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// Tales from software development

MySQL covering indexes for performance

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Vitality’s application has a function to create clinical letters. While most customers print a physical copy of the letter and post it, increasingly we are asked to implement an interface to a document management system that sends the letter electronically to the recipient. Typically, this is the patient’s GP.

The interface executes a SELECT query on the correspondence table in the Vitality database similar to this:

    correspondence AS c
    INNER JOIN codesets AS cs ON cs.CodeId = c.Type
    c.Approved = true
    AND c.Processed = NULL
    AND cs.CodeSetNo = 20;

Note that the columns referenced on the correspondence table are FileName (of the Microsoft Word document), Type (the type of letter), Approved (indicating the letter is complete and may be sent), and Processed (indicating whether the interface has processed the letter). Codeset 20 contains a list of the letter templates and their descriptions.

This SELECT query has executed in less than a second for the past five years that the interface has been installed at one of our largest customers where approximately 60,000 letters are created each year.

However, a few weeks ago it was noticed that the interface was intermittently failing to send letters. Investigation showed that the SELECT query was sometimes taking in excess of 90 seconds to execute. The command was timing out and throwing an exception that caused the interface to suspend processing. The puzzle was, why was a query that typically executed in less than a second now taking over 90 seconds ?

I’m not sure that we’re ever going to fully understand the change in behaviour but, in part, it appears to be that the MySQL query planner changed the execution plan as the size of the correspondence table grew to over 300,000 rows. After rebuilding the indexes on the table and repairing it the execution time was consistently around 10 seconds.

We realised that whilst we had always thought that the execution time was less than a second and the interface’s processing logs usually showed this, this was likely to be because much of the time MySQL was using a cached query result.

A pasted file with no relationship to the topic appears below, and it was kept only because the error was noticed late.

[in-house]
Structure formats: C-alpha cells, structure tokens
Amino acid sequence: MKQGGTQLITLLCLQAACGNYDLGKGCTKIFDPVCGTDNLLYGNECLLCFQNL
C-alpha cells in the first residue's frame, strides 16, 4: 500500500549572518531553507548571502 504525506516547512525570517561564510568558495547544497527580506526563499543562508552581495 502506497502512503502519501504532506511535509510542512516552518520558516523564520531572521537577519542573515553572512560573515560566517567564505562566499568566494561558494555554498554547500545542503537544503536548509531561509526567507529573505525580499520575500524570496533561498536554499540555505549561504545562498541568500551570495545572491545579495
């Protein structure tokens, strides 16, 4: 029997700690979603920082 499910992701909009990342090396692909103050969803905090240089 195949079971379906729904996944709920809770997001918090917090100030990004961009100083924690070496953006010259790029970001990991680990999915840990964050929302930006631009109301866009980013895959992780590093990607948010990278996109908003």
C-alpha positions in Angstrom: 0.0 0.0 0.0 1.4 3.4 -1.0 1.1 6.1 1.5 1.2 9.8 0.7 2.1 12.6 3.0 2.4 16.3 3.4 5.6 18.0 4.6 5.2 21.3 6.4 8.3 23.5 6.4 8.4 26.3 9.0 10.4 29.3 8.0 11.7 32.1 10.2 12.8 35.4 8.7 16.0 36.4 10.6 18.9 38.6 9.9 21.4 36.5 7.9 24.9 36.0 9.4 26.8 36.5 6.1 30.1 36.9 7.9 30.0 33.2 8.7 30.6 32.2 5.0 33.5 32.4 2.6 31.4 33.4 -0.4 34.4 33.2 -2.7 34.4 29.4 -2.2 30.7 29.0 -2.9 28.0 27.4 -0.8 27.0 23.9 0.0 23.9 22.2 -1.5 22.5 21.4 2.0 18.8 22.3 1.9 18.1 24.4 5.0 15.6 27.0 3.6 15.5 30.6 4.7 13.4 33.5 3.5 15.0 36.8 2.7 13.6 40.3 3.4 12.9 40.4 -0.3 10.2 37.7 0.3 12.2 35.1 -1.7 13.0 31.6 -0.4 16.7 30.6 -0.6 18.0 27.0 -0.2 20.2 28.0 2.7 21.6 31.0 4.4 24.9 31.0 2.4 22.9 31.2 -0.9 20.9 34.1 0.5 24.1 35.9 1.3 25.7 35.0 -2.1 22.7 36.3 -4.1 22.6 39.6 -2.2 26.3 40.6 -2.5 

Because the correspondence table contains a summary of the letter content, each row is quite large and a table scan is expensive. With over 300,000 rows in the table, a table scan is very expensive.

So we started to look at how the query could be optimised. Initially we thought that a suitable index would help the query engine to efficiently access the table data but after a number of failed experiments we realised that whilst this was better than a table scan the performance was still quite poor.

The last resort was to try creating a covering index. This is an index in which all the referenced columns are contained in the index so that the query engine doesn’t need to access the table data at all. Our first attempt didn’t show any improvement until we realised that whilst we had included the FileName, Approved, and Processed columns referenced in the SELECT column list and WHERE clause, we had overlooked the reference to the Type column in the INNER JOIN condition. As soon as this column was added to the index there was a massive improvement and the query now consistently executes in 0.3-06 seconds with caching disabled.

Using EXPLAIN to display the query plan shows that the correspondence table is now not being access at all. Instead the covering index is providing all the correspondence column data referenced in the query.


Written by Sea Monkey

April 13, 2016 at 8:00 pm

Posted in MySQL

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